Chemistry tells the story of an unnamed protagonist whose life, from a distance, would appear to be going really well: she is a Ph.D. student in a prestigious chemistry program, and her longterm boyfriend (who is also a chemist) has proposed to her. But her laboratory experiments aren’t going well and she doesn’t feel ready for marriage. All of this pressure – plus the pressure her parents have placed on her from an early age to succeed – causes the protagonist to panic and break down, and then to reevaluate her life as she slowly picks herself back up.
The book: Chemistry by Weike Wang
Genre: Contemporary fiction
Rating: 4.5 stars out of 5
Chemistry was such an immersive and wonderfully emotional read. Wang’s unnamed protagonist is so well-developed that I really felt her pain of feeling inadequate and lost in life. At the same time, I found it frustrating and distressing to watch the narrator make one questionable decision after another – I so badly wanted her to make different choices and take better care of herself! The way the protagonist simultaneously evoked frustration and tenderness in me is a testament to Wang’s razor-sharp writing.
I also really enjoyed the writing style and structure in Chemistry. The story is told as a somewhat disjointed collection of the narrator’s thoughts, experiences, and memories. While this might sound like a disorganized or chaotic reading experience, there is a remarkable consistency and flow to the narrator’s voice. The result is that all of the story’s fragments come together beautifully to illustrate a wonderfully complex and compelling character.
On the topic of the novel’s structure, I also want to mention that it doesn’t follow a typical narrative arc. Chemistry‘s protagonist slowly breaks down and (even more slowly) tries to find herself and, just as journeys of self-discovery go in real-life, there is no perfect resolution to her journey. The end of this book actually snuck up on me because of that; I had naively assumed that the story would resolve conclusively, and wasn’t expecting it to end in the somewhat anticlimactic way that it did. While anticlimactic, though, the way the story wrapped up was also hopeful and realistic.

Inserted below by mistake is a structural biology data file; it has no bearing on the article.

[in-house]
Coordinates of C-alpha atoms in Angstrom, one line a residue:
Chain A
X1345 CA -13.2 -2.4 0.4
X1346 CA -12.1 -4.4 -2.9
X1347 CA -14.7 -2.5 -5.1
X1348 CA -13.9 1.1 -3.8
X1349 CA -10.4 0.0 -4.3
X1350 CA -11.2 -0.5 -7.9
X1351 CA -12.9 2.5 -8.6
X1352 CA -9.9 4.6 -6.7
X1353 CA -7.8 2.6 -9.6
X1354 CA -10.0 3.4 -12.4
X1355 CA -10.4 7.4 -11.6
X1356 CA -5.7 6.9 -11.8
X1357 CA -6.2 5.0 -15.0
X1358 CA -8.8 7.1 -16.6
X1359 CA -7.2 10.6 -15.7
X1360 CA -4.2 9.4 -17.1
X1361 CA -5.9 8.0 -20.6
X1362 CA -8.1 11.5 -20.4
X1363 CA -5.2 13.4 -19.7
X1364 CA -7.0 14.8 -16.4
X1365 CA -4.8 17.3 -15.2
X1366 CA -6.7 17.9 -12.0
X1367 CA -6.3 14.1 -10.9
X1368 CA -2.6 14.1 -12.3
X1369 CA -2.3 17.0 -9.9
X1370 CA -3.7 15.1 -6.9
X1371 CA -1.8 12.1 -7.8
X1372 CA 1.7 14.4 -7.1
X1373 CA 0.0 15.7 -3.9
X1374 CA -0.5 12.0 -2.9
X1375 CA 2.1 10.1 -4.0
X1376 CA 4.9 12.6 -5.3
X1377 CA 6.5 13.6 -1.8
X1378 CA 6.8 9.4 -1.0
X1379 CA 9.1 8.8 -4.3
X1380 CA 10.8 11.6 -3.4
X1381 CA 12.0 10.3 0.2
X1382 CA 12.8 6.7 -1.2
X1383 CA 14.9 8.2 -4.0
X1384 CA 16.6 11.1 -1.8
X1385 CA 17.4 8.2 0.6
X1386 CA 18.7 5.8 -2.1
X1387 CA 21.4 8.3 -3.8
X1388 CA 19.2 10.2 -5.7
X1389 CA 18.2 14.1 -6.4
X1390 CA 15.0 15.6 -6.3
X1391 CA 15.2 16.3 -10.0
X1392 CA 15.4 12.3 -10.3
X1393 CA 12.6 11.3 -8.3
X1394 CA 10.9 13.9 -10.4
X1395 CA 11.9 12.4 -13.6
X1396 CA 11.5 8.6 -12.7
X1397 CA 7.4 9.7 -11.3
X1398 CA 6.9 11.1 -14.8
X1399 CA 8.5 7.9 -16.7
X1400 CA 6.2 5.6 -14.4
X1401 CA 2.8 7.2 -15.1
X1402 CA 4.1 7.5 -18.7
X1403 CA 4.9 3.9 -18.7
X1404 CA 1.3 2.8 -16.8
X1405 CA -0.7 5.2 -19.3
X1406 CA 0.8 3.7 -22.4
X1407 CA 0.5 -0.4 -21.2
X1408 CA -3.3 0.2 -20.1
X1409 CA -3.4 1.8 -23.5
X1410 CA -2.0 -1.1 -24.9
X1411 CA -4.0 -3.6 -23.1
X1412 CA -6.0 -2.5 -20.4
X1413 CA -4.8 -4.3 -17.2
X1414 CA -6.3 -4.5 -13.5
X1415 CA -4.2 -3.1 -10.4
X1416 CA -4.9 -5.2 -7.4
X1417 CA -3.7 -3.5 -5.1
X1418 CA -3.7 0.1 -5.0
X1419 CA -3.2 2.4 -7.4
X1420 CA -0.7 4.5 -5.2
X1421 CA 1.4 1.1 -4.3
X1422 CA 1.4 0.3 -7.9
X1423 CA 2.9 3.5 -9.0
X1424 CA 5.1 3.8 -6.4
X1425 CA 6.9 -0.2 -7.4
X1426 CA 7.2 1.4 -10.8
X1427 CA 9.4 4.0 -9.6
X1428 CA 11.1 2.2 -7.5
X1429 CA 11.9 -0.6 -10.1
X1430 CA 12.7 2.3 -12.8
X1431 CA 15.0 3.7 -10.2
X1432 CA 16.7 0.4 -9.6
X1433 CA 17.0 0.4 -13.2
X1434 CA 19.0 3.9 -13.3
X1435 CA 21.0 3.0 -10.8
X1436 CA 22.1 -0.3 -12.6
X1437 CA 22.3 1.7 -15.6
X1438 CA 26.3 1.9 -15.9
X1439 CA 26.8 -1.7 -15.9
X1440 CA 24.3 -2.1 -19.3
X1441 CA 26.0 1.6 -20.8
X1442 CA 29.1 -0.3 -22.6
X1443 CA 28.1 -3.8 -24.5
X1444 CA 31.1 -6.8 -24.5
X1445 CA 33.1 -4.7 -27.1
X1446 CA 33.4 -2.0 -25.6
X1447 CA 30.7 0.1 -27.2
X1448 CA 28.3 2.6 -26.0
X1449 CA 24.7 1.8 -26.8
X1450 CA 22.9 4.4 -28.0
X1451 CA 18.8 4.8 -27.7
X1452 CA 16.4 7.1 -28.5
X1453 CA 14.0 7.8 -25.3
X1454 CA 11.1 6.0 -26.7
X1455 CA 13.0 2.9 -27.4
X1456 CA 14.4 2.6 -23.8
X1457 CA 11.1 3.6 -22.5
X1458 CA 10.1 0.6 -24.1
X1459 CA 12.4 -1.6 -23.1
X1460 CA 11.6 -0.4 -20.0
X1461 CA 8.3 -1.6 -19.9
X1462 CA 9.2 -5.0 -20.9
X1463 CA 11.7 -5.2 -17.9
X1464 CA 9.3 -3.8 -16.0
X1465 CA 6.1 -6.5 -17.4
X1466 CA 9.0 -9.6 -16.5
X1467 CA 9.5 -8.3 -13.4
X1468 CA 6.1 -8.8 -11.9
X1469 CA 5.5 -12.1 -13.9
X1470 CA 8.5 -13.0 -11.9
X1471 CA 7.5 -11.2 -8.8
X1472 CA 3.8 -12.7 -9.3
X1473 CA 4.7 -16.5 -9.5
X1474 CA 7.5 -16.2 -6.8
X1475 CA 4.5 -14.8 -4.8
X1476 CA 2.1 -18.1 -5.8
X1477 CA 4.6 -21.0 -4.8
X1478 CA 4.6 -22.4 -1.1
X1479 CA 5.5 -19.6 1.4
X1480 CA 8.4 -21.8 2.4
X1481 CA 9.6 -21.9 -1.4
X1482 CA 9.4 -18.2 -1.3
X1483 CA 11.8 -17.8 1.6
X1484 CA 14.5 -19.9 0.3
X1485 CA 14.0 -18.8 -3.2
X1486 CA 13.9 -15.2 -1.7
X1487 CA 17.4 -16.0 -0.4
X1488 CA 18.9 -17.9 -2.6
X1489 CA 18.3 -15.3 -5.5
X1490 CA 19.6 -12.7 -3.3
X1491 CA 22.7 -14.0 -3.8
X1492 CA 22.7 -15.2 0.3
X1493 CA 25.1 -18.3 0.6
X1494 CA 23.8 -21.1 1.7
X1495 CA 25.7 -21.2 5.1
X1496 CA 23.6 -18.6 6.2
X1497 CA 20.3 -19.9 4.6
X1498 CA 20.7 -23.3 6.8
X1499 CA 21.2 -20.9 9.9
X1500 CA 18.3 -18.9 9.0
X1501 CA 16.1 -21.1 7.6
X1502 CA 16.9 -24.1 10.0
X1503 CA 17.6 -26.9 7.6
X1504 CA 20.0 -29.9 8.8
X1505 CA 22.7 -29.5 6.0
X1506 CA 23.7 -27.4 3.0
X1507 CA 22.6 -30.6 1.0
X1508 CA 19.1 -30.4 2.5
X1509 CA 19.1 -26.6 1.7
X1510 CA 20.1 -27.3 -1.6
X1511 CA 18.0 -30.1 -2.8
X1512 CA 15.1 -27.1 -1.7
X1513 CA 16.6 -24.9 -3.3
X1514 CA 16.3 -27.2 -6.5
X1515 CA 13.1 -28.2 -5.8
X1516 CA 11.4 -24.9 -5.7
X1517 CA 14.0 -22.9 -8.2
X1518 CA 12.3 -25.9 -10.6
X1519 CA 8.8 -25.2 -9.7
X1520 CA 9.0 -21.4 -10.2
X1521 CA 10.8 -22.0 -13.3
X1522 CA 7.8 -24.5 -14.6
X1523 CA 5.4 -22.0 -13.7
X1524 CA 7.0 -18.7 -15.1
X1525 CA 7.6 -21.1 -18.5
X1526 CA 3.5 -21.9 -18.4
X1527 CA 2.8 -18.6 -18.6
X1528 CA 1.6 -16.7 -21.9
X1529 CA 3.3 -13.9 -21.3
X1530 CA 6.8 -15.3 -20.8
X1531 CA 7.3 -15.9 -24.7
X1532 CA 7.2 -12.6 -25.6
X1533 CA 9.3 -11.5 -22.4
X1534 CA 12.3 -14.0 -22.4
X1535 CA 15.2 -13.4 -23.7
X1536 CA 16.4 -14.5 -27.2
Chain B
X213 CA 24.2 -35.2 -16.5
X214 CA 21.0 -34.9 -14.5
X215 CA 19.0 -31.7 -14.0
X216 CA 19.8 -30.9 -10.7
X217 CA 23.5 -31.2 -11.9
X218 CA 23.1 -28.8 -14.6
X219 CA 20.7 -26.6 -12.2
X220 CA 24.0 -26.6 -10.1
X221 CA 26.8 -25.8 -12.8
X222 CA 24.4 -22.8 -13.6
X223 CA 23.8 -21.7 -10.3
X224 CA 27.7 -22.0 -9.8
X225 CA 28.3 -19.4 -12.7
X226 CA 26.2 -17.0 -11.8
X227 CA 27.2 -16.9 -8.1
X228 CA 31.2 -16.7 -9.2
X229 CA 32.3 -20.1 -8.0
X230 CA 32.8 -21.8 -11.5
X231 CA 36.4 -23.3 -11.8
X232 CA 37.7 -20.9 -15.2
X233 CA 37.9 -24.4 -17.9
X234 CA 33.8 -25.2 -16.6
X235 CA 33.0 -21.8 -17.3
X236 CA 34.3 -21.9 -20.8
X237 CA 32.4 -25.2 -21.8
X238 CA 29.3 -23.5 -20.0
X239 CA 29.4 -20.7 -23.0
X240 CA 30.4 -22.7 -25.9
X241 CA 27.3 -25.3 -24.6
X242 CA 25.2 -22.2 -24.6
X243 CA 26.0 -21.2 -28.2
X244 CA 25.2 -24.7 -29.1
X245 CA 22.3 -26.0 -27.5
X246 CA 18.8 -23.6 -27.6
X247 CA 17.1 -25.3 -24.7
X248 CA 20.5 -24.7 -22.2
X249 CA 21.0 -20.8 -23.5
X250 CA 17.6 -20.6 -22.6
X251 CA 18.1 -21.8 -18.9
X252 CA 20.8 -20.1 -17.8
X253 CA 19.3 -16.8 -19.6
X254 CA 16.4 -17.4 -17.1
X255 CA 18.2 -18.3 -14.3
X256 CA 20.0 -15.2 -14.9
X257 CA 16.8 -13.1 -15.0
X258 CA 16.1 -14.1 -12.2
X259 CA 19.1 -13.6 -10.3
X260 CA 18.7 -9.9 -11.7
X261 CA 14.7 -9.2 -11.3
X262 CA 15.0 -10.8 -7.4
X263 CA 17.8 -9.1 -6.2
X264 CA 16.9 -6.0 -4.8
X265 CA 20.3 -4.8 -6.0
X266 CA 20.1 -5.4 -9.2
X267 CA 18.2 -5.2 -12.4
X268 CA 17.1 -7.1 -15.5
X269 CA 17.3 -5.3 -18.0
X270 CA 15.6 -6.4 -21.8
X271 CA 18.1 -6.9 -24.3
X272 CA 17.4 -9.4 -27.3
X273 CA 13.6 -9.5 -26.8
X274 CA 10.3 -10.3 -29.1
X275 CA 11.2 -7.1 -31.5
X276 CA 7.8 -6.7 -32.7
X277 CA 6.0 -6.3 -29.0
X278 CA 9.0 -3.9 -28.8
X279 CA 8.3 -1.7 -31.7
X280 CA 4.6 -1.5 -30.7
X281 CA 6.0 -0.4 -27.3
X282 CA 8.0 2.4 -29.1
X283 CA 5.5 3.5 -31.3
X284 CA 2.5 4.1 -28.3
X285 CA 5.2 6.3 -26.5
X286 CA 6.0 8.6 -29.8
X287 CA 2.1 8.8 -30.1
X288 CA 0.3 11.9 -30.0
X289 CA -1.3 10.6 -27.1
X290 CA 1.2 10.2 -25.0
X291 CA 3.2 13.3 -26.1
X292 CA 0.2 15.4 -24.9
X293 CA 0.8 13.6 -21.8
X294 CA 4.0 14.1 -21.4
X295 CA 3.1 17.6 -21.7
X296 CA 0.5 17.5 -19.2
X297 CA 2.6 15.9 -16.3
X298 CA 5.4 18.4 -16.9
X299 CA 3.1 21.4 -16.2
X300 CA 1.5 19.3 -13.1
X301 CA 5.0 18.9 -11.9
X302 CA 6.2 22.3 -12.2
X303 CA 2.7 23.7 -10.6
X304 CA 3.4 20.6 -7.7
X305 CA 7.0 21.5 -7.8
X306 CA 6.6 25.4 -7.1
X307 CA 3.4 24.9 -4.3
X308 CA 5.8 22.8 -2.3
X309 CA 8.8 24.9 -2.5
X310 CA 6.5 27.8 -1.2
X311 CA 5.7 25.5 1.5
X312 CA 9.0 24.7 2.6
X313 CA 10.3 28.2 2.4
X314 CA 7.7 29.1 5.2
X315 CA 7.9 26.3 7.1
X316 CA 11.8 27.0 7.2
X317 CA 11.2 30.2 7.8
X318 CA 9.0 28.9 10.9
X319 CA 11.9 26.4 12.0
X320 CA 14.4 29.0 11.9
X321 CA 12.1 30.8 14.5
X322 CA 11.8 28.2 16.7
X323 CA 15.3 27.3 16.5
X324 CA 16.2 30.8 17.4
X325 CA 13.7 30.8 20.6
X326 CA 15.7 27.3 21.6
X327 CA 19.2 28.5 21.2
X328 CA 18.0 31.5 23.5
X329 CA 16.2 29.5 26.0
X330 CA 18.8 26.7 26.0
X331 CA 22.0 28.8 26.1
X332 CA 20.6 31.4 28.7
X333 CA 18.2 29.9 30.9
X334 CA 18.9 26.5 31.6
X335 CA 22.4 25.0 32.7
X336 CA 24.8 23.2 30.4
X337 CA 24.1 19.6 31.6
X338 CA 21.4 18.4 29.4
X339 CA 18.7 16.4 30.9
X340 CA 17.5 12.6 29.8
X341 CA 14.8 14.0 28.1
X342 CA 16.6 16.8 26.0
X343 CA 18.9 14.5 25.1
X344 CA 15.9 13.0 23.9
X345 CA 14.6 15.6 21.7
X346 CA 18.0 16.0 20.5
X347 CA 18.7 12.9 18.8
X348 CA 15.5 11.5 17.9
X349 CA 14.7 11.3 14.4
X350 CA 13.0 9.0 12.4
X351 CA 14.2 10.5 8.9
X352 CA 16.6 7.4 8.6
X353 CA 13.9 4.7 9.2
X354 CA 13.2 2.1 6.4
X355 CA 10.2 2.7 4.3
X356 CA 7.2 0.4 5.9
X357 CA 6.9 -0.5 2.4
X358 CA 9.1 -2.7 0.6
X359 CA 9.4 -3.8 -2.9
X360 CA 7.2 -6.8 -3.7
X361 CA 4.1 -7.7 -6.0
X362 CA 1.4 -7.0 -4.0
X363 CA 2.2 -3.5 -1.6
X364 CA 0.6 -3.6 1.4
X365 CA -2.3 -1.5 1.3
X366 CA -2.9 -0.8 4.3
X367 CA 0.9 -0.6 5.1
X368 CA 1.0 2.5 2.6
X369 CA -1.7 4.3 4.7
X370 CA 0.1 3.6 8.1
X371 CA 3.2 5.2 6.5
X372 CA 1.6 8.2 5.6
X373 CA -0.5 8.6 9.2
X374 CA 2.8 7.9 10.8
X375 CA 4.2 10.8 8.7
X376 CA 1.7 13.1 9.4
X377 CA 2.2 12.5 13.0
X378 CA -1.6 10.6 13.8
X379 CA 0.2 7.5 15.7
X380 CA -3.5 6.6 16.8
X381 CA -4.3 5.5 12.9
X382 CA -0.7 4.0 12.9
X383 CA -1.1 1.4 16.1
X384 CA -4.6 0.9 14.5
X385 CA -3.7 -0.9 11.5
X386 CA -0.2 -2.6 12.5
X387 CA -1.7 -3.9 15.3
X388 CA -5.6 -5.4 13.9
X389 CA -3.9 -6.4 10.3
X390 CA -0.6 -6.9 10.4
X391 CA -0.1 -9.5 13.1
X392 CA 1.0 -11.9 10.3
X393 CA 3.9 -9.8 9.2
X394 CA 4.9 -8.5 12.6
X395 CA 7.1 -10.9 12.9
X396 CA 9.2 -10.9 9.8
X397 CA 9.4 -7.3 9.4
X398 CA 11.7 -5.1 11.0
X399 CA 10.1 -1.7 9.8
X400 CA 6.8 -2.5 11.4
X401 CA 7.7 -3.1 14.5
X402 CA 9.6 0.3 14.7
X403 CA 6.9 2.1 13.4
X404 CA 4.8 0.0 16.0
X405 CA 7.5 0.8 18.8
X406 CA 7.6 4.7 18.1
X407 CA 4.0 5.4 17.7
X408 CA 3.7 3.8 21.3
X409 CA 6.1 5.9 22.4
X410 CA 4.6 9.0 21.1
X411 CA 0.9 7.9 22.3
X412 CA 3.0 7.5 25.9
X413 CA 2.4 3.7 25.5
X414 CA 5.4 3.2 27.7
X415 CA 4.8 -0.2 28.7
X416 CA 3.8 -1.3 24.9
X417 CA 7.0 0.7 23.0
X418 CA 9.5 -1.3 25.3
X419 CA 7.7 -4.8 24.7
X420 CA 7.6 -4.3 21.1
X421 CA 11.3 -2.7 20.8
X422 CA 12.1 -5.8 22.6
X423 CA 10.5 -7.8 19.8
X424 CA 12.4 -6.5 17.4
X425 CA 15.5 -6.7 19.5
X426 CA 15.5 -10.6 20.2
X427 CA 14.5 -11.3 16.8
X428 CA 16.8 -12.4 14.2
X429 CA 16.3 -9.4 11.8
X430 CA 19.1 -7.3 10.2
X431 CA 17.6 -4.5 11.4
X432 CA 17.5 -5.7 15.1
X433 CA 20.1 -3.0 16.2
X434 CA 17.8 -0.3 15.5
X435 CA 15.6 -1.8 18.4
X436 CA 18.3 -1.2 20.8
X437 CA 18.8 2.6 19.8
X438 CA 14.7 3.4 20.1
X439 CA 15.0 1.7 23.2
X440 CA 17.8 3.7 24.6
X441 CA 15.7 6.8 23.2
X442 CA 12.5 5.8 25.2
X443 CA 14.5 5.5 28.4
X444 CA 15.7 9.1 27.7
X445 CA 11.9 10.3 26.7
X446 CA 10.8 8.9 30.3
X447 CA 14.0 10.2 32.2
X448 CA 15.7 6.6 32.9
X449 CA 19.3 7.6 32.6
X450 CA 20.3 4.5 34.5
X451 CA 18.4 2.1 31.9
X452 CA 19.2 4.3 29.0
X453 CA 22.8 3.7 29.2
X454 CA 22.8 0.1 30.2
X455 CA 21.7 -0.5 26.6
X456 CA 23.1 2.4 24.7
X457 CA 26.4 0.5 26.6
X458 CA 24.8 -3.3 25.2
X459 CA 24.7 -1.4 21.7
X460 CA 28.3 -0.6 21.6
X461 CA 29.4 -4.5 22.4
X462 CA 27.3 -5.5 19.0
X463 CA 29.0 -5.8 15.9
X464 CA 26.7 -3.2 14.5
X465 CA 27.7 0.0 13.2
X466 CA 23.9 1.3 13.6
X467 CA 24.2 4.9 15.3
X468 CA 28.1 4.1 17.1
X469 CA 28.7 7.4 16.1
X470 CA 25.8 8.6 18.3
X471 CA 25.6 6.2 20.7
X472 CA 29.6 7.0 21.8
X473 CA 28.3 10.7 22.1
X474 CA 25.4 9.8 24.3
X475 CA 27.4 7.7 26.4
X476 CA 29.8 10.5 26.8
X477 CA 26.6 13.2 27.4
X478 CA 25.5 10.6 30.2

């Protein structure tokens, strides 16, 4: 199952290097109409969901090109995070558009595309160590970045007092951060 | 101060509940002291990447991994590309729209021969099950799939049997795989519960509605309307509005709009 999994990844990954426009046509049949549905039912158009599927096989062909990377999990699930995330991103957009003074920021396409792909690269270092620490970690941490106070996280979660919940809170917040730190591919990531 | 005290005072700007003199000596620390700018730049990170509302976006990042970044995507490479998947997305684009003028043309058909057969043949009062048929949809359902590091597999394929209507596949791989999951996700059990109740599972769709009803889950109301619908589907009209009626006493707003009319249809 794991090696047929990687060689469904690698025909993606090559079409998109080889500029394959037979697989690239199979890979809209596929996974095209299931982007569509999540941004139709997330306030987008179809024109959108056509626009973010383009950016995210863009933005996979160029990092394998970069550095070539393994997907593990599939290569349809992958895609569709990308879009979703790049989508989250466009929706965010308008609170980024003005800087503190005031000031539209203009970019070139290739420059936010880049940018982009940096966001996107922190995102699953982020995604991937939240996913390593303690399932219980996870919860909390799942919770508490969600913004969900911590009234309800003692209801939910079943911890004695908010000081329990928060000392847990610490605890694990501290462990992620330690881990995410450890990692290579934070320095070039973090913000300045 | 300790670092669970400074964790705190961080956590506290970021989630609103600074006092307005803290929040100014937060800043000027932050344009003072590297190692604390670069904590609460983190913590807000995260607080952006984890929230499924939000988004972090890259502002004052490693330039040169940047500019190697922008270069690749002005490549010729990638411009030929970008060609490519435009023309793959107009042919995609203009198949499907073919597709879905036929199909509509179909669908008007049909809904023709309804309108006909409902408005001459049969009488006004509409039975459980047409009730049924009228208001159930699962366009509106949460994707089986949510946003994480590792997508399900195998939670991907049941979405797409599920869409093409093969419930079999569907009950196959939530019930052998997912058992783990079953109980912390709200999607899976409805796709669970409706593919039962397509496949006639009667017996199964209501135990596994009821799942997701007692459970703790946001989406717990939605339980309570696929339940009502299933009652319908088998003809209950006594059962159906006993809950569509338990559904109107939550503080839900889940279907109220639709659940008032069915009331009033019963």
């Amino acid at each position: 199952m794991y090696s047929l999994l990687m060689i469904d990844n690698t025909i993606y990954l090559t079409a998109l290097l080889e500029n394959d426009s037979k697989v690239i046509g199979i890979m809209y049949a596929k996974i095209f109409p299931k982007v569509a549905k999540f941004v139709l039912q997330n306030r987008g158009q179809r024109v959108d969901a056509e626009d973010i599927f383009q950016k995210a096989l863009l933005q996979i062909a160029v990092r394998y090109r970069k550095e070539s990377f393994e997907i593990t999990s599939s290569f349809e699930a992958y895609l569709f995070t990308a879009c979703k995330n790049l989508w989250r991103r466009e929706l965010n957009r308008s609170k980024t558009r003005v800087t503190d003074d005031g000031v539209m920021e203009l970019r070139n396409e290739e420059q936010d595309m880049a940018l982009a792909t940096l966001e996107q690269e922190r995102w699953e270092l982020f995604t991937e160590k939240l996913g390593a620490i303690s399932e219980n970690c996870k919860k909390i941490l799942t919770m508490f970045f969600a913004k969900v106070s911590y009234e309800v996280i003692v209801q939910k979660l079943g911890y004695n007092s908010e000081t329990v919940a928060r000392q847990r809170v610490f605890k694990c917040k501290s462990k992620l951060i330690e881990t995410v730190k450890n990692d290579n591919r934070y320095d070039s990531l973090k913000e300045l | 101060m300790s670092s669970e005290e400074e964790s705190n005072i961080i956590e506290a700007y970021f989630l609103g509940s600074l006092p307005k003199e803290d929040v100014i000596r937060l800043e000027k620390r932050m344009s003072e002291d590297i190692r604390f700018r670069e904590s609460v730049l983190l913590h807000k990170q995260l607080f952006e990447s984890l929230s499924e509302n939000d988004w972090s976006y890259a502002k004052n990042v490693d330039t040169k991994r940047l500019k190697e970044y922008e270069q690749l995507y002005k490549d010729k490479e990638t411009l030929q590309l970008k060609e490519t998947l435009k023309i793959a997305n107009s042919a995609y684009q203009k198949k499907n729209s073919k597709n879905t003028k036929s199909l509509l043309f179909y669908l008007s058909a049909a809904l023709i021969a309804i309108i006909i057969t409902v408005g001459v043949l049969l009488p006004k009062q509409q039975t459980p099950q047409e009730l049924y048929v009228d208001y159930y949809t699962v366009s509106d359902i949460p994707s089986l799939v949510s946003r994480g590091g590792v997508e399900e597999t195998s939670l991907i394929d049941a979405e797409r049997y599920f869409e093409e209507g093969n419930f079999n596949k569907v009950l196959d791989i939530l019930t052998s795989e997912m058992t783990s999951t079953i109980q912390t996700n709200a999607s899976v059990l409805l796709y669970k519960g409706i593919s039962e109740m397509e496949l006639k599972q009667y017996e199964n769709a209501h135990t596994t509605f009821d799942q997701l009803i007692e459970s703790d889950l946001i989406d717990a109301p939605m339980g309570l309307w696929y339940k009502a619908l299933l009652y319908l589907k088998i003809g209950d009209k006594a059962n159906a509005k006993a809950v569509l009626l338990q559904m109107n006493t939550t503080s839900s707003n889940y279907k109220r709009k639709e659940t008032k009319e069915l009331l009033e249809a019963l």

In addition to being evocative and compelling, Chemistry is also full of fantastic commentary. Wang touches upon the insane demands of graduate school that inevitably lead people to break down, as well as the unique challenges faced by first-generation Asian Americans. While all of the commentary was excellent, I was particularly touched by Wang’s portrayal of being caught in between two different cultures – one individualistic and one more community-focused – and feeling like you don’t quite belong to either of them.
Note: I live in the greater Boston area, so the next paragraph is very much influenced by my personal biases.
My only critique of Chemistry is that I wanted more from the setting! Wang sets the novel in Boston, but aside from mentioning a few Boston landmarks (and I use the word mentioning very intentionally; she does not describe these landmarks in much detail, not even the Arnold Arboretum in the Fall), there is not much that gives the story a distinct setting. And yet…I have to acknowledge that despite the lacking setting, I still found Chemistry to be a completely captivating read because the narrator’s internal experience was so immersive.
Overall, I loved and highly recommend Chemistry. There were so many things about this novel that don’t normally work for me, but the novel was SO well-written and the protagonist so realistically compelling, that I found myself completely immersed in the story. I tend not to reread books, but I would reread this one for the experience of feeling so absorbed in the main character’s mind.